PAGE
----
Sam Bradford’s Certified NCAA Record

Posted By BrokenClaw on November 25, 2007

Yesterday Sam Bradford, the Oklahoma freshman quarterback, threw four touchdown passes against the in-state rival Oklahoma State Cowboys enroute to a decisive 49-17 victory. The victory gave the Sooners the outright division championship of the Big 12 South and bragging rights in the state for another year.

OU helmetThe four touchdown passes brought Bradford’s total to 32 for the season. And that, my friends, is an NCAA freshman record. Yes, I know it’s just a freshman record, and nowhere near the all-time records of 61 thrown by Brett Elliot at Linfield College or 58 by Colt Brennan at Hawaii, but the fact that a quarterback at Oklahoma holds any kind of passing record is rather amazing in itself.

Over the last nine seasons Coach Bob Stoops has certainly changed the look of the Oklahoma offense, and the quarterback’s passing skills are among the major factors. Compare that to the years when I was a student there, when Thomas Lott’s passing stats were often something like: 5 attempts, 3 completions, 62 yards, 1 touchdown, 0 interceptions. In fact, there were games when Barry Switzer’s Sooners attempted no passes the entire game! It’s true, you can look it up. That’s not a knock, that’s a praise. But times have changed.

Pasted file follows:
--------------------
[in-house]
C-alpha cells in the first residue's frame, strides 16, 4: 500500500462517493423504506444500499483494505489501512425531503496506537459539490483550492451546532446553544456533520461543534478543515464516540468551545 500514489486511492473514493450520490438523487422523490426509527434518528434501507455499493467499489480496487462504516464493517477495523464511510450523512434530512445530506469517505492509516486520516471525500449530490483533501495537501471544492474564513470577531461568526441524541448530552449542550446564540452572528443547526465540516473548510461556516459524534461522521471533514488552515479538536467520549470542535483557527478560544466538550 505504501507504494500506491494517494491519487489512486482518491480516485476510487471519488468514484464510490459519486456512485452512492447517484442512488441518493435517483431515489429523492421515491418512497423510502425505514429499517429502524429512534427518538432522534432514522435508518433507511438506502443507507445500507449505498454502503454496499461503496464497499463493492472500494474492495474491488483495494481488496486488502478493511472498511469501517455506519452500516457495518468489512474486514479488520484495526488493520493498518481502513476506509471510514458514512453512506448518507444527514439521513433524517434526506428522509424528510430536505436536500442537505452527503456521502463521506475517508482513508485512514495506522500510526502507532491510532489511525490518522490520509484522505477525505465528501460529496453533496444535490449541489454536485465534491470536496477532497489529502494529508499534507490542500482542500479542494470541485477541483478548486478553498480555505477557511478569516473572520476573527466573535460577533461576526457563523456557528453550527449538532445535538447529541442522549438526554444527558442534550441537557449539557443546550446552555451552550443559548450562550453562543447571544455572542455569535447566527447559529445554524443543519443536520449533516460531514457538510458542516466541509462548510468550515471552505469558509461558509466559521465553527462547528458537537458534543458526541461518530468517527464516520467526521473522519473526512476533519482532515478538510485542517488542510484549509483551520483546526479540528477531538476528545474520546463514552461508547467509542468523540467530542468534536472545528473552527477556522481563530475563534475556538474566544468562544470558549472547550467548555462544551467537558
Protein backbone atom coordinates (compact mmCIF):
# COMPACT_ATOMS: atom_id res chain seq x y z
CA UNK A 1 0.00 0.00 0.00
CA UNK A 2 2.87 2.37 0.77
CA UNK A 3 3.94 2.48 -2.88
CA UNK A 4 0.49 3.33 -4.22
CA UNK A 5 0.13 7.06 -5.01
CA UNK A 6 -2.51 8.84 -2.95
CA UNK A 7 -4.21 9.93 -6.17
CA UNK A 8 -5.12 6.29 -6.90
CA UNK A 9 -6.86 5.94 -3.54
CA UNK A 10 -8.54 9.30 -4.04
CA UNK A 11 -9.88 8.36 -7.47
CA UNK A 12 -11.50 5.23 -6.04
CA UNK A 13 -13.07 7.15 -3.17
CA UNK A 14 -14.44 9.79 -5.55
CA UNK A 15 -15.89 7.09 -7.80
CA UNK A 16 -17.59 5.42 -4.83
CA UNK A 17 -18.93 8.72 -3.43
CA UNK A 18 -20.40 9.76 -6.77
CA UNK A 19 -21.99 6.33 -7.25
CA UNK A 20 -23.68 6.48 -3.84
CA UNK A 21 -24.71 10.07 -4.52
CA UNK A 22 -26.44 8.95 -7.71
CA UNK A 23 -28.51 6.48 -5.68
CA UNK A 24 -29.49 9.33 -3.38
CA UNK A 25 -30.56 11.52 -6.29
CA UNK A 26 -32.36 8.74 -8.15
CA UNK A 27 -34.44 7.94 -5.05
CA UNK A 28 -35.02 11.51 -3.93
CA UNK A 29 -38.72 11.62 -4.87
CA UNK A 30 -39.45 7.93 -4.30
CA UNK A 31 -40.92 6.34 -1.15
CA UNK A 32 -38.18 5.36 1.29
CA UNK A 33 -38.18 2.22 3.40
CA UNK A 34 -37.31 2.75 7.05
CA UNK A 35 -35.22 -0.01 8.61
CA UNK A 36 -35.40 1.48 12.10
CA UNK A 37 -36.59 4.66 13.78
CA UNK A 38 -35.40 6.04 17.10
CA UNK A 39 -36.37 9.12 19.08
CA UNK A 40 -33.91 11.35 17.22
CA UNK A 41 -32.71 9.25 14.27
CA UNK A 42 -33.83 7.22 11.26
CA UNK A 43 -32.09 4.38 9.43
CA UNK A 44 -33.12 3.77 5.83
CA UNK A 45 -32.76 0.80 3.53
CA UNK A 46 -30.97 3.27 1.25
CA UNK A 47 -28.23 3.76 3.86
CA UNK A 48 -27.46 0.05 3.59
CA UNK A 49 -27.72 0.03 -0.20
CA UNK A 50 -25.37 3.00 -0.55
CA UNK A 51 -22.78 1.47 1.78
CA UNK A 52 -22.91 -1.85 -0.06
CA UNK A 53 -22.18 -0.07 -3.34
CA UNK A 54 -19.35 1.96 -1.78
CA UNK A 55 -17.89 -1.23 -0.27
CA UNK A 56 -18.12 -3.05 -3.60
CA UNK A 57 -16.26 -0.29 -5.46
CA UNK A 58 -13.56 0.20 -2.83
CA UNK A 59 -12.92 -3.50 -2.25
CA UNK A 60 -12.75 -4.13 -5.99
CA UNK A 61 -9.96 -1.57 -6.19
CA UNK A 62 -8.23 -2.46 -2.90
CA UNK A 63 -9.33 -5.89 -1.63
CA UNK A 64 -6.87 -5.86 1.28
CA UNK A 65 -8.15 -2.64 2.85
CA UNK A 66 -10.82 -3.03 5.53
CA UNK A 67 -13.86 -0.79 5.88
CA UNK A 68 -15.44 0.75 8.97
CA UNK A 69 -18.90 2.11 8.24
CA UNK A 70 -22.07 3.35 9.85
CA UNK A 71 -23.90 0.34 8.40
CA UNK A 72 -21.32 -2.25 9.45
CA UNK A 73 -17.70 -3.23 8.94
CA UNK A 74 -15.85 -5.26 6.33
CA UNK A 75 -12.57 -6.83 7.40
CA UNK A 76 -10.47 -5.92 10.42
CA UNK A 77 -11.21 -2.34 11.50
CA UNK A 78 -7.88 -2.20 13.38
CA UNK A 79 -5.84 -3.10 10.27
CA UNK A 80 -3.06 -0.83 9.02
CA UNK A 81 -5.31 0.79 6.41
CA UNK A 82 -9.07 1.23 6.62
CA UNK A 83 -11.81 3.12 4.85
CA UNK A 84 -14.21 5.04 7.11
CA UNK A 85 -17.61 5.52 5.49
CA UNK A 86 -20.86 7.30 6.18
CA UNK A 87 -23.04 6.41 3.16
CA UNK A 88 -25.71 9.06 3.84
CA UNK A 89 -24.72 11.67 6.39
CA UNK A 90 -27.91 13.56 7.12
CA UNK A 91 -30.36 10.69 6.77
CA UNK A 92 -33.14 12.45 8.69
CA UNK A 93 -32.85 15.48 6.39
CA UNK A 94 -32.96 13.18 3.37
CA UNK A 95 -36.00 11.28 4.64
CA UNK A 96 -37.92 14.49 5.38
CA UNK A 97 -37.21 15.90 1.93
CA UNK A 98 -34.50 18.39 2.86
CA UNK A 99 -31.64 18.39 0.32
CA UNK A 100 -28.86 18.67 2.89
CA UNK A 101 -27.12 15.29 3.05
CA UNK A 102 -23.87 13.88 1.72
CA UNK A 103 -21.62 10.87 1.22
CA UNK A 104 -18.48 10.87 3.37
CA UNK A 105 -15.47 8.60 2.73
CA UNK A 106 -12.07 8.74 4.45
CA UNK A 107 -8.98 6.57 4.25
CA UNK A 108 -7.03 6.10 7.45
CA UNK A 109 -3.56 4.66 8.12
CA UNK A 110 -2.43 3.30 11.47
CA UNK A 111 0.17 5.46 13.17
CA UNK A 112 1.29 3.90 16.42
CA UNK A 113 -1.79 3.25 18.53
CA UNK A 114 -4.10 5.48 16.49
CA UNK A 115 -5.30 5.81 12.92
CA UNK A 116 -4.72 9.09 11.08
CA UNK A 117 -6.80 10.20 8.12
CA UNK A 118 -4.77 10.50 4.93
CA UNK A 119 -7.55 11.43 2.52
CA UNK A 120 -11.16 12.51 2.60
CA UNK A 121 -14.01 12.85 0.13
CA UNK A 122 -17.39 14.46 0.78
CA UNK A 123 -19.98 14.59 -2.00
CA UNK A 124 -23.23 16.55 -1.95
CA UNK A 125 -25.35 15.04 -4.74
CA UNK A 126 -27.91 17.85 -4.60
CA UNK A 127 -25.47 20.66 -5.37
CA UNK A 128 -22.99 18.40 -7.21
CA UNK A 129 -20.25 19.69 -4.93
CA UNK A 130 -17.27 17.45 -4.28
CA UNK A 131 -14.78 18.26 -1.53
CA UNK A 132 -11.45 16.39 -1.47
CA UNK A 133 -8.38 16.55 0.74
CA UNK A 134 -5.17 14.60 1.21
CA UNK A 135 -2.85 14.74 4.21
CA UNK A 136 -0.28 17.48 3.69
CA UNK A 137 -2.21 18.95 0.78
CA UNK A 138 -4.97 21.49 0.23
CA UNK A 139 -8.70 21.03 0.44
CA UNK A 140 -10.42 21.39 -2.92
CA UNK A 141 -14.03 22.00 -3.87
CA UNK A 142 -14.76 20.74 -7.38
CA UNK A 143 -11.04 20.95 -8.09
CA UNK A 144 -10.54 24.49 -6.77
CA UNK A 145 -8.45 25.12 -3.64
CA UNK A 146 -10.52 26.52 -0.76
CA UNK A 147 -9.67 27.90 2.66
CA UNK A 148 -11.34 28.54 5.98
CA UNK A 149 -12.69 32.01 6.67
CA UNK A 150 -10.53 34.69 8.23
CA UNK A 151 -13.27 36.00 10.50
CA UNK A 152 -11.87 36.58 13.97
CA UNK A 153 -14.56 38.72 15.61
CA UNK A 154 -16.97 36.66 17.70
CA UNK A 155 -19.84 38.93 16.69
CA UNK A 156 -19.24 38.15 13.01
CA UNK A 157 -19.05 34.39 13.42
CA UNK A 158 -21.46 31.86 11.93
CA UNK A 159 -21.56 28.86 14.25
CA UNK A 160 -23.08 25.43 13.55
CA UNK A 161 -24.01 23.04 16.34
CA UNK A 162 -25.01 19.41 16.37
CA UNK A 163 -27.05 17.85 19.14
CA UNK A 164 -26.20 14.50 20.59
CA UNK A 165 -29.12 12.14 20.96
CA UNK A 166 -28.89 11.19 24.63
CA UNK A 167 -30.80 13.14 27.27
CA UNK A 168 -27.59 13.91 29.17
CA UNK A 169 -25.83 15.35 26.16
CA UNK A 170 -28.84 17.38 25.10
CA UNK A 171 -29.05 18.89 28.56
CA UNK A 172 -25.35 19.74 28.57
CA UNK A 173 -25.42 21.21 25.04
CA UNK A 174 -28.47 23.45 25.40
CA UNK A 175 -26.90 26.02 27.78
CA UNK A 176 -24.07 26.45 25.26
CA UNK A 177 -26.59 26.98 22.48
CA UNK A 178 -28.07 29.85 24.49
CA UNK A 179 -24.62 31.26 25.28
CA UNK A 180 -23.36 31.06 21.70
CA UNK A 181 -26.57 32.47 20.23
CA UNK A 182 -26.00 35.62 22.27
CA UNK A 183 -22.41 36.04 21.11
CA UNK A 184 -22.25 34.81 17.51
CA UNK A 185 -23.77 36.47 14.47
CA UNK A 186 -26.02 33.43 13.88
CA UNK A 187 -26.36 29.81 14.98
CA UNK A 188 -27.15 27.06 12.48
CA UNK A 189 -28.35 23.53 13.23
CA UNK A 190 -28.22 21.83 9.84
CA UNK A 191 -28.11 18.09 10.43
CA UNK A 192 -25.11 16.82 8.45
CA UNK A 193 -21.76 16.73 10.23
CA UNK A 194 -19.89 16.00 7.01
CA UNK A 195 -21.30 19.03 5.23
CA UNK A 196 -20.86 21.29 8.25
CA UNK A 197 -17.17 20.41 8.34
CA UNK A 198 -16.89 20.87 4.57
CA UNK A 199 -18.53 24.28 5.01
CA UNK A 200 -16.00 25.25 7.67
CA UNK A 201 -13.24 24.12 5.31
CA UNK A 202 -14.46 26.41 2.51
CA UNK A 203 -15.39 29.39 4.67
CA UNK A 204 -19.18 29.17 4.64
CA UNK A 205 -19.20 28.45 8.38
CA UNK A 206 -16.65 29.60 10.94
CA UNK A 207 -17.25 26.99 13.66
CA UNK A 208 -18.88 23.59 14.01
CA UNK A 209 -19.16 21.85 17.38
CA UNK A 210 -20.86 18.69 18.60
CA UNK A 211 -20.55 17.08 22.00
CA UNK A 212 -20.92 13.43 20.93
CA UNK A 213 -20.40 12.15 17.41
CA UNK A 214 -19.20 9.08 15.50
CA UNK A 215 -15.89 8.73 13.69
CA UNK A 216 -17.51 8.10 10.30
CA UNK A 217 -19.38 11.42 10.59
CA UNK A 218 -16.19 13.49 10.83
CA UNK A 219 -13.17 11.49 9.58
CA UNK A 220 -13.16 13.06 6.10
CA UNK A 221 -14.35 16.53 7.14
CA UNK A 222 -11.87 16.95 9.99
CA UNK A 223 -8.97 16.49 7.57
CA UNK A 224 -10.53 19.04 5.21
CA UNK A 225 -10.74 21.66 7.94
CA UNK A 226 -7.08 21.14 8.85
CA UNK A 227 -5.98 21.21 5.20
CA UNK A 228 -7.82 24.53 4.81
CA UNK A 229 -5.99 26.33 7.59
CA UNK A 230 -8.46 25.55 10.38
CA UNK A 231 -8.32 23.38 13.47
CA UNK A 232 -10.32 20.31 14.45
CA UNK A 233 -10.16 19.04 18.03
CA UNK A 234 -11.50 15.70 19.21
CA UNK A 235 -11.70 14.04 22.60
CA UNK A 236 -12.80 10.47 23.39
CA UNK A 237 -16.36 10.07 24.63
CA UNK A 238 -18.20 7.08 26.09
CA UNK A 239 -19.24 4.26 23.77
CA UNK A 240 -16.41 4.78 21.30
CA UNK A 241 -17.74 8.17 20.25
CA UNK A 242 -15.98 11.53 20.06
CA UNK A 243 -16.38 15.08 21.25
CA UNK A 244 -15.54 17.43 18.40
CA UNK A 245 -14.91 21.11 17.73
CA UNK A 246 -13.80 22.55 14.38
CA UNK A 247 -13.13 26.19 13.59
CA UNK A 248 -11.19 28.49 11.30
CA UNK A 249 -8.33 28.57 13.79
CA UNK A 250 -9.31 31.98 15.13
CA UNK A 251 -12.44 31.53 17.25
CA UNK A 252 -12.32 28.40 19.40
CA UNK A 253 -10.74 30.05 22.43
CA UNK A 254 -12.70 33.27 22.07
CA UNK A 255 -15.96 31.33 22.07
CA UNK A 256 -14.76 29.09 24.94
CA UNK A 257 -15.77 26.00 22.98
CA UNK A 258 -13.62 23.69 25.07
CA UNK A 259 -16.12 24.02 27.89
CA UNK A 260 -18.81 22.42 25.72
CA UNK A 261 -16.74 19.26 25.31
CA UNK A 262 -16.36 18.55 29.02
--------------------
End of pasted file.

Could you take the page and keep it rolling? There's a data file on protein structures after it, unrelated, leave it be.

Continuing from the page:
I remember watching a replay of an Oklahoma game from the 1970s on ESPN Classic. The Sooners had a drive of about 70 yards, where they ran the same option play, either right or left, for 9 straight plays until they scored a touchdown. The Sooners didn’t pass because they didn’t have to.

In 1999, Bob Stoops’s first season as coach, Josh Heupel set the new standard for Oklahoma quarterbacks. That season he broke the Oklahoma all-time record with 33 touchdown passes. He threw 20 more touchdowns the next year in leading the Sooners to the 2000 National Championship. In 2003, Jason White threw 40 touchdown passes in his Heisman Trophy year, before finishing his career with an Oklahoma record of 79.

There are no guarantees in sports, and quarterbacks are probably more vulnerable than other players, but Sam Bradford’s future at Oklahoma sure looks bright.


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